Ethiopia is one of the poorest countries in the world. This makes most people think that it is the worst place one could choose to live in. The images that come to many people are not really of people in frivolous joy and jamboree. Au contraire, it wouldn’t be too bold a statement if one said that most people would think that all Ethiopians want to be anywhere but in Ethiopia.
Most Ethiopians in other countries are amazed when they are in conversations about their homelands. They are even expected to denounce the life and people they left behind. If there is one thing that all Ethiopians agree on it is that Ethiopia is a land to be cherished and loved. Even in its darkest hours Ethiopians have kept hope burning next to the longing and desire to be back. In every country that an Ethiopian has gone, there’s always an exclusive society where he or she meets to just listen to the language spoken. They somehow manage to find the one place in hundreds of kilometers where ‘injera’ (traditional Ethiopian bread) is sold. With the choice of hundreds of beers they still prefer a cold St. George.
Why do we love our country so? No matter how long a paper is, or how long it might take to complete, it cannot even start to say what an Ethiopian feels when he or she thinks of his motherland. It’s the fierce pride one sees on the face of an Ethiopian. It’s the automatic skip of the heartbeat all Ethiopians experience whenever there’s a Green-Gold-Red banner flying. It’s that instinctive looking and knowing an Ethiopian from a distance of 50 meters in a crowded park. It’s those and a million other things that add up to define Ethiopians. Here’s a list of some of the tip of the tip of the iceberg:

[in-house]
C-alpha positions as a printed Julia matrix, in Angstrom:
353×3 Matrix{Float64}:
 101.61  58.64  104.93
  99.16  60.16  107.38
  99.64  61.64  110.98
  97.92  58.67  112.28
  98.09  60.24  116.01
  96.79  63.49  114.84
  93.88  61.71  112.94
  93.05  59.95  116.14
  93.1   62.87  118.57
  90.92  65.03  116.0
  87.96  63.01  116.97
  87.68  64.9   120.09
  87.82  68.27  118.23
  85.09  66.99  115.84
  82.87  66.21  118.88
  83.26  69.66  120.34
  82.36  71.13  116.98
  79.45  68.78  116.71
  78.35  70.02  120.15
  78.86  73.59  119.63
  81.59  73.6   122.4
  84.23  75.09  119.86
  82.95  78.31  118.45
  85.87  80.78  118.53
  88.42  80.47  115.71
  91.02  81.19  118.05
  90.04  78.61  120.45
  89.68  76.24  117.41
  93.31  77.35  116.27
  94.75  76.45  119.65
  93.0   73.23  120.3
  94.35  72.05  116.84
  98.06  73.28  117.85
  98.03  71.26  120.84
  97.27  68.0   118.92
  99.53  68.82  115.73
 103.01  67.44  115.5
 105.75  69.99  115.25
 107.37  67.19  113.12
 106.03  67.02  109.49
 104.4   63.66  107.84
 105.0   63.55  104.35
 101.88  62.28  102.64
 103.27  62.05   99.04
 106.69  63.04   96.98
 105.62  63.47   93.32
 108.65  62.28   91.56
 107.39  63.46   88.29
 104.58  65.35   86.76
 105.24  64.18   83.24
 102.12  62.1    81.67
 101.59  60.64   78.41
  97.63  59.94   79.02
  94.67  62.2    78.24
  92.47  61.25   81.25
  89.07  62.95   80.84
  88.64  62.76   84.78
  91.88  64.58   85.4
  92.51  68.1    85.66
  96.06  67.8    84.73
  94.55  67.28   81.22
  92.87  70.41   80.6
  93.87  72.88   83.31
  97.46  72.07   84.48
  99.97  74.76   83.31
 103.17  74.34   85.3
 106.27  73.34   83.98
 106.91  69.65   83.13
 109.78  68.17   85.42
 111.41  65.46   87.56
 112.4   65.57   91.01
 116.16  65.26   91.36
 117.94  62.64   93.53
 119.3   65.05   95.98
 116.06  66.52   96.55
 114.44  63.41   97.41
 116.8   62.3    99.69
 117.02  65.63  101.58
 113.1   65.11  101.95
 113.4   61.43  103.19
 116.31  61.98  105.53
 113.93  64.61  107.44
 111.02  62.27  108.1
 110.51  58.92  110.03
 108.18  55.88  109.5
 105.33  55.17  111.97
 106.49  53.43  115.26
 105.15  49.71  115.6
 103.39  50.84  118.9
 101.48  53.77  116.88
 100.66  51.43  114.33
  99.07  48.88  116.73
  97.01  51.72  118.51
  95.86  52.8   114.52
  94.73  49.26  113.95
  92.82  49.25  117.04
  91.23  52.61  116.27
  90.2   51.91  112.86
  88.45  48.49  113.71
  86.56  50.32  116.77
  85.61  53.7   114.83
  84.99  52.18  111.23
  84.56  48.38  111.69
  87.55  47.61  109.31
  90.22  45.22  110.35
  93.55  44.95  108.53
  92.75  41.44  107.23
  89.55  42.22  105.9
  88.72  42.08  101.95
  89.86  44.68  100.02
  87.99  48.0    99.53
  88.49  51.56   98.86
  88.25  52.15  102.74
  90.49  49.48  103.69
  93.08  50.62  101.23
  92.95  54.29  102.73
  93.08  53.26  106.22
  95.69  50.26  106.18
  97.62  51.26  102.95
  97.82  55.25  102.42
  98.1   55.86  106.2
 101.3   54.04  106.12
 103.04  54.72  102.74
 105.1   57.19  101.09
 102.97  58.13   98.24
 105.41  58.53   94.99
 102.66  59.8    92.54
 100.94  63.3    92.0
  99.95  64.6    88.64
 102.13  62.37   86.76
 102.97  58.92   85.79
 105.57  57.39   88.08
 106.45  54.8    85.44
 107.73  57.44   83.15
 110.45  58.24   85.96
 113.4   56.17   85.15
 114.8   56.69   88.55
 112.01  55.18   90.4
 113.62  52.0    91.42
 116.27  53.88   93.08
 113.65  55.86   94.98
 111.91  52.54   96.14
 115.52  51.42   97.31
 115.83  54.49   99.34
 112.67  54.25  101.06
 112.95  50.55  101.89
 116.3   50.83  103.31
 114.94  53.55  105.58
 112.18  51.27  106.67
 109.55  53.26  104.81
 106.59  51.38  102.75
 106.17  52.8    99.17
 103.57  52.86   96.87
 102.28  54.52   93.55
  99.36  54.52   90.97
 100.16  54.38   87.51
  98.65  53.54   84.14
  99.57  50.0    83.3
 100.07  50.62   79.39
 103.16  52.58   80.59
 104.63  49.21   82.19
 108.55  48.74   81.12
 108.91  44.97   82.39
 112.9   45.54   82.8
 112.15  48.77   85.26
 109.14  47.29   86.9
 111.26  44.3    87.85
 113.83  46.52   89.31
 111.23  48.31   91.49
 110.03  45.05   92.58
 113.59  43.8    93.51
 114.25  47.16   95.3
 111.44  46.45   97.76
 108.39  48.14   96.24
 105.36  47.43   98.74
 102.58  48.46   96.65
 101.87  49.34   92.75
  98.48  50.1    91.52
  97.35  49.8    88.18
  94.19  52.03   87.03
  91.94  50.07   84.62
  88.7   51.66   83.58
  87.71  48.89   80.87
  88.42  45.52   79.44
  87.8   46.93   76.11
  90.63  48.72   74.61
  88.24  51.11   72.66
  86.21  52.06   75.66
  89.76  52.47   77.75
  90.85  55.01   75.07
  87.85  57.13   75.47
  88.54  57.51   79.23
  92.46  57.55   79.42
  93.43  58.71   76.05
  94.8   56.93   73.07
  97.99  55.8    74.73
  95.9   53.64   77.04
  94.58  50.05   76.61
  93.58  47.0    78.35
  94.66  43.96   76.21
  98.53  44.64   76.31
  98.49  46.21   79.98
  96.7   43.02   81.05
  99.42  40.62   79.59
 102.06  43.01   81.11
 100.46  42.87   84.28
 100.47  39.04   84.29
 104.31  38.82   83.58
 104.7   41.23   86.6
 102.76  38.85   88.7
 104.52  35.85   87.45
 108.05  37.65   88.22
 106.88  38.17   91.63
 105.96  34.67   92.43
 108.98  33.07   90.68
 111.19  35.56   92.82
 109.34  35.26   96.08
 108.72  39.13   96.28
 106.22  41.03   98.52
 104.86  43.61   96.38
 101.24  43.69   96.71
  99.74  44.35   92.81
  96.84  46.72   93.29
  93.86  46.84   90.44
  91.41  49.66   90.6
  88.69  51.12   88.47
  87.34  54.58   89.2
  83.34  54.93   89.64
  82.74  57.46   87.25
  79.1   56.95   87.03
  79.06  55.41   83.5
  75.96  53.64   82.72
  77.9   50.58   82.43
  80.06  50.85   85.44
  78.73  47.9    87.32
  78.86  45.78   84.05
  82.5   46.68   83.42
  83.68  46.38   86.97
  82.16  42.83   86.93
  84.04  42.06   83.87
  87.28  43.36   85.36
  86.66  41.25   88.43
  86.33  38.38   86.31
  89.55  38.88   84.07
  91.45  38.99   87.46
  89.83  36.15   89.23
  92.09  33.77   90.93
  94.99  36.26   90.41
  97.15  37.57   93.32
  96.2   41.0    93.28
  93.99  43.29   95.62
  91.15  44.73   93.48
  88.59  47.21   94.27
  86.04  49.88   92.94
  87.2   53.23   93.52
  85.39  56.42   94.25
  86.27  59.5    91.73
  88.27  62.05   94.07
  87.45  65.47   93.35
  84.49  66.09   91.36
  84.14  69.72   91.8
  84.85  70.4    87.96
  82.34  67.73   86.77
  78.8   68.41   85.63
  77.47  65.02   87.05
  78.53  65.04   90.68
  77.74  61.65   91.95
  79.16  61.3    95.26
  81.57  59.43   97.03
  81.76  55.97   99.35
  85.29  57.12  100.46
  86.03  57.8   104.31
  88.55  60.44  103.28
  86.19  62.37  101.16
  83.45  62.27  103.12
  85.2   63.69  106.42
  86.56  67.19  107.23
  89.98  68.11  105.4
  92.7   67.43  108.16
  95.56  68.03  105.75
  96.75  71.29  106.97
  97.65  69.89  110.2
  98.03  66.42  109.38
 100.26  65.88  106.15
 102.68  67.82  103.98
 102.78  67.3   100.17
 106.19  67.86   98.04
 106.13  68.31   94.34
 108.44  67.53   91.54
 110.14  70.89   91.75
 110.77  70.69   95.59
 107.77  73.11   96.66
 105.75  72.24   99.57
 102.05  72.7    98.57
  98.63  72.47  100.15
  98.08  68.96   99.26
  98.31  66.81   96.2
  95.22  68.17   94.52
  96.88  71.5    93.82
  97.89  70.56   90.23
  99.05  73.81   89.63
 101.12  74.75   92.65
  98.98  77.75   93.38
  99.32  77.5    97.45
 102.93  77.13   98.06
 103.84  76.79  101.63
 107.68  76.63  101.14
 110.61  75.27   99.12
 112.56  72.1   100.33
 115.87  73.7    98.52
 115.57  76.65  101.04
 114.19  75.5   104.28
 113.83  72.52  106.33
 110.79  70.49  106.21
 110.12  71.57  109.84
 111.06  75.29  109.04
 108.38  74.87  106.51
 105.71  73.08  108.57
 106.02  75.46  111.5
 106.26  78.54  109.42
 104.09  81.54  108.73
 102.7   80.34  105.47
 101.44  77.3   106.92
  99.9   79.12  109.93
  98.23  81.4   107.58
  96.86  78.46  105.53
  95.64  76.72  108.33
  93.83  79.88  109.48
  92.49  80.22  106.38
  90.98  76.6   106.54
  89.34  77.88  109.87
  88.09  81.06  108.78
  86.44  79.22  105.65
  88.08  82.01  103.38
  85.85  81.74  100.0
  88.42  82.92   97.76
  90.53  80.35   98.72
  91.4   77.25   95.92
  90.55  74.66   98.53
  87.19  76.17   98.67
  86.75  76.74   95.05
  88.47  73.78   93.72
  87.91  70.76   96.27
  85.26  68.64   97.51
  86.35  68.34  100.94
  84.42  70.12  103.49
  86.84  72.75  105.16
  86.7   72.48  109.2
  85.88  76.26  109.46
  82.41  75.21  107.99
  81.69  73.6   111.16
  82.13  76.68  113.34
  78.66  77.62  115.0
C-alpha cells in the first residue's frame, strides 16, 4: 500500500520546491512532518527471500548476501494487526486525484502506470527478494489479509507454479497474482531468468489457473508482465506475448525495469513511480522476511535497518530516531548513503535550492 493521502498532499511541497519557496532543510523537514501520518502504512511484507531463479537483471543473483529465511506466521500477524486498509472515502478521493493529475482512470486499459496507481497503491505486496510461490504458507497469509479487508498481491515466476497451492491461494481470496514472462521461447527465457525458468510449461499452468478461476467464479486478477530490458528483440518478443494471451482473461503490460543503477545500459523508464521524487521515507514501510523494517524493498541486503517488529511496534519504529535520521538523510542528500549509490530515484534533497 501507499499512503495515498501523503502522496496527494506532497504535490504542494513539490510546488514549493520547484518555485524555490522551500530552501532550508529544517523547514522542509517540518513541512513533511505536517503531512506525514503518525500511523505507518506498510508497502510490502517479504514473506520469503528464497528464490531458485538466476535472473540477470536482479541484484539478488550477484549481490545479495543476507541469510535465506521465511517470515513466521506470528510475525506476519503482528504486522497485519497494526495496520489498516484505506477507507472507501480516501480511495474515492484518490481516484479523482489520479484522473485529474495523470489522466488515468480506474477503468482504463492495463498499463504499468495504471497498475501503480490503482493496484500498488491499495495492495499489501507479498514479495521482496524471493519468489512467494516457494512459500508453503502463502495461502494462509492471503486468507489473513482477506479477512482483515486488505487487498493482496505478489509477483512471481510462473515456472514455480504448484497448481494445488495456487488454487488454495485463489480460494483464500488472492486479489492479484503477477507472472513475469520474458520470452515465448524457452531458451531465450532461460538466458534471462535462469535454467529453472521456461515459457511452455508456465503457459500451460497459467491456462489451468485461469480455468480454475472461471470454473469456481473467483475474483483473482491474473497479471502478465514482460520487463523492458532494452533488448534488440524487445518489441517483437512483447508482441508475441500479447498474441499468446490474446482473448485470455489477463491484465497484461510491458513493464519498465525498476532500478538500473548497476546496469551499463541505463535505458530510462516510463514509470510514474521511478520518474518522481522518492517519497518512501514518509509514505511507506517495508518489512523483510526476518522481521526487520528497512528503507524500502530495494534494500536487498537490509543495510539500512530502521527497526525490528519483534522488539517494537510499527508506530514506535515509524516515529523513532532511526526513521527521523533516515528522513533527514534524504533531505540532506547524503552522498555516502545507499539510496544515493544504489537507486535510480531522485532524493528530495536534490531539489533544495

- Women: beautiful. All that needs to be said. They are head turners from the jungles in the west to the boardwalks of the fashion centers in the world.
- Men: proud, down to earth and humble. But not when they go to war.
- Weather: Ethiopia is blessed with a year round weather that can meet anyone’s wish. From the cold in Addis Ababa to the dry heat of Afar to the sweltering humidity of Gambella.
- History: Three thousand years of documented history. Ethiopia has existed since 980 BC. And this blog can never even start to tell the glories of the country.
- Tolerance: There are more than 80 nations and nationalities living within the border. Compared to what has happened in some countries there hasn’t been any major problem. Minor skirmishes are fueled and aired as big wars by people trying to take advantage of it. Ethiopians might joke about one’s creed, (the Gurage being money minded, the Oromo a pastoralist in love with his stock, the Amhara too proud even when his luck has turned for the worse, the Tigrayan technical minded person obsessed with trucks and garages etc.) but bottom line is all laugh and move on.
- Culture and Heritage: the culture is as diverse as each nationality within the borders. Ethiopia holds the record for having the most UNESCO World Heritage sites. Not many people know or want to believe that.